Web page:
As a side note, and even though none of them made it on this list are the Scots. There've been a number of really good Scottish bands to emerge lately and these three I like in particular. The entire Midnight Organ Fight lp from Frightened Rabbit is a well written emotional roller coaster with beautifully haunted arrangements.

Frightened Rabbit - The Modern Leper**
They Promised Us Jetpacks - Quiet Little Voices*

other tasting notes - Ike Reilly must surely be the least known brilliant song writer out there. Hard Luck Stories just came out in 2009 and is fairly good but in the three star category are both "Salesmen and Racists" and "We Belong to the Staggering Evening." I don't know of any other artist who can quite cut to the quick of this beautiful mess we call life.

Also, if you get the chance to see Wilco in concert, don't pass it up. I saw them last minute at Red Rocks outside of Denver this year. Red Rocks is a magical venue anyway, but together with Wilco was out of this world. I believe the encore set was longer than the main set. No one wanted to leave.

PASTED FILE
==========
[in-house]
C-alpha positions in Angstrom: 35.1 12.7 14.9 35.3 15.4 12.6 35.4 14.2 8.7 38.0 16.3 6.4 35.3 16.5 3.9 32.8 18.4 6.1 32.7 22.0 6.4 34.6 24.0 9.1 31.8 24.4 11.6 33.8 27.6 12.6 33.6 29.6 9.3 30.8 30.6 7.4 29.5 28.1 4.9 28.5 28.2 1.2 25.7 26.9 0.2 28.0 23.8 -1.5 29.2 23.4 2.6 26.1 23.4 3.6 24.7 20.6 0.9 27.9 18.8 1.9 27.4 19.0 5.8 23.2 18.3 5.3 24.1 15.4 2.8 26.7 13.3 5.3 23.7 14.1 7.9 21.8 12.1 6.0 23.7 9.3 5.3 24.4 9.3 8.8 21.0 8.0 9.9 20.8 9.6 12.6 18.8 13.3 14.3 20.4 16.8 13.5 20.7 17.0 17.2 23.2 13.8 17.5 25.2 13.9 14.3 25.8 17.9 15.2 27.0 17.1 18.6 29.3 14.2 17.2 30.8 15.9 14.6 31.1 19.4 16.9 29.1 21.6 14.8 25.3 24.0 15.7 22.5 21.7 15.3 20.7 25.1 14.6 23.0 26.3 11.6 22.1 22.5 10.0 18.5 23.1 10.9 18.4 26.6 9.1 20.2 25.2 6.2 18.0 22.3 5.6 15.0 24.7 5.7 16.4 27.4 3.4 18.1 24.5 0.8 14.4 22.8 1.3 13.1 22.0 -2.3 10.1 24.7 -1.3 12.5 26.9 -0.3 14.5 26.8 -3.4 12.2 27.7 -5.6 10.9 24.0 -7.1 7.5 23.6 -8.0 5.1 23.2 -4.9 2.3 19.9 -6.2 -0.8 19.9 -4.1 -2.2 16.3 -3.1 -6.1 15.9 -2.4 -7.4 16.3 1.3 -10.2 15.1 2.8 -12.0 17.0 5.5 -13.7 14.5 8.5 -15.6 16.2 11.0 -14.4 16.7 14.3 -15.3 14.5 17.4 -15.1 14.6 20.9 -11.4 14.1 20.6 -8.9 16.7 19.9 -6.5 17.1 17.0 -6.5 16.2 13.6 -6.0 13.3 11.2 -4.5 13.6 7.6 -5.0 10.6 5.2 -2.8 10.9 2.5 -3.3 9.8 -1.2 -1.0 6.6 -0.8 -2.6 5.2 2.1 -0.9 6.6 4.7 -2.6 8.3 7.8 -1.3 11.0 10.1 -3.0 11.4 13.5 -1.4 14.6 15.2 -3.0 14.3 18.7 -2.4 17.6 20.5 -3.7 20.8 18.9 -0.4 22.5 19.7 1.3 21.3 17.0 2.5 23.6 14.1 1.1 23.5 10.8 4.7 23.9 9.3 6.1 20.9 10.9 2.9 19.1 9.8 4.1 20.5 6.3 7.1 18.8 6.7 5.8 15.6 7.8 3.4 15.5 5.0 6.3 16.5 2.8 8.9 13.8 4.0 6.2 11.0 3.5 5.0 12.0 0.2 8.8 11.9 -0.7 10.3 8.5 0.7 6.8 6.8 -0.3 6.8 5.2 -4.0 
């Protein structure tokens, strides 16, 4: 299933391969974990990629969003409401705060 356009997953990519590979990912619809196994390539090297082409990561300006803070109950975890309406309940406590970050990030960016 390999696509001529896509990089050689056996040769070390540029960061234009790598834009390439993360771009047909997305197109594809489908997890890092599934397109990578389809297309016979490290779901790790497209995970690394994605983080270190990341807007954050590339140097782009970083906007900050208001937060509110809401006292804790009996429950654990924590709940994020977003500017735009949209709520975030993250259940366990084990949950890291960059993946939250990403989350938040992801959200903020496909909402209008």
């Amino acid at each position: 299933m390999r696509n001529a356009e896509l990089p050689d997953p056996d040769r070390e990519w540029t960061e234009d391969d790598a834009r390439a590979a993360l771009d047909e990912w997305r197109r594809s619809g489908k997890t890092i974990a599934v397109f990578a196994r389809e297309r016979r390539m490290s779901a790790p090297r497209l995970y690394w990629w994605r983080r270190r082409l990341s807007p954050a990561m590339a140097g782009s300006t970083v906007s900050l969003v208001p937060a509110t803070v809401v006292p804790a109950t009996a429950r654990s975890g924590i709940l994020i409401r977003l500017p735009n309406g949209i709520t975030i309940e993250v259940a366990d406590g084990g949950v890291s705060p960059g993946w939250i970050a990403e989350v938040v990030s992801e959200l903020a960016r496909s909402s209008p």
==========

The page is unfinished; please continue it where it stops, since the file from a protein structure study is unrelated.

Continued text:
Enjoy and happy listening in 2010!

Monday, November 23, 2009

Sweat Equity as Alternative Funding Model

In an earlier blog post I argued that the funding model for software startups is fundamentally changing. This is hardly an argument and more of an observation of the expense side going down for IT startups and legacy funds largely still caught in their bubble investment models.

There is a LOT of talk in the entrepreneur and VC community about the survivability of this model especially regarding the ability to raise more funds in the coming year. And with that, how many VC's will go into hibernation, change models (i.e. lower raise from largely non-institutional money focusing on companies requiring less capital or switch focus to industries with larger capital requirements), or quietly close their doors.

Seth Levine has an interesting article firing back at the Business Week article on How Venture Capital Lost it's Way. Here's another from Fred Wilson earlier this year on the math of venture capital. And Above the Crowd with his post on Asset Allocation and Venture Capital.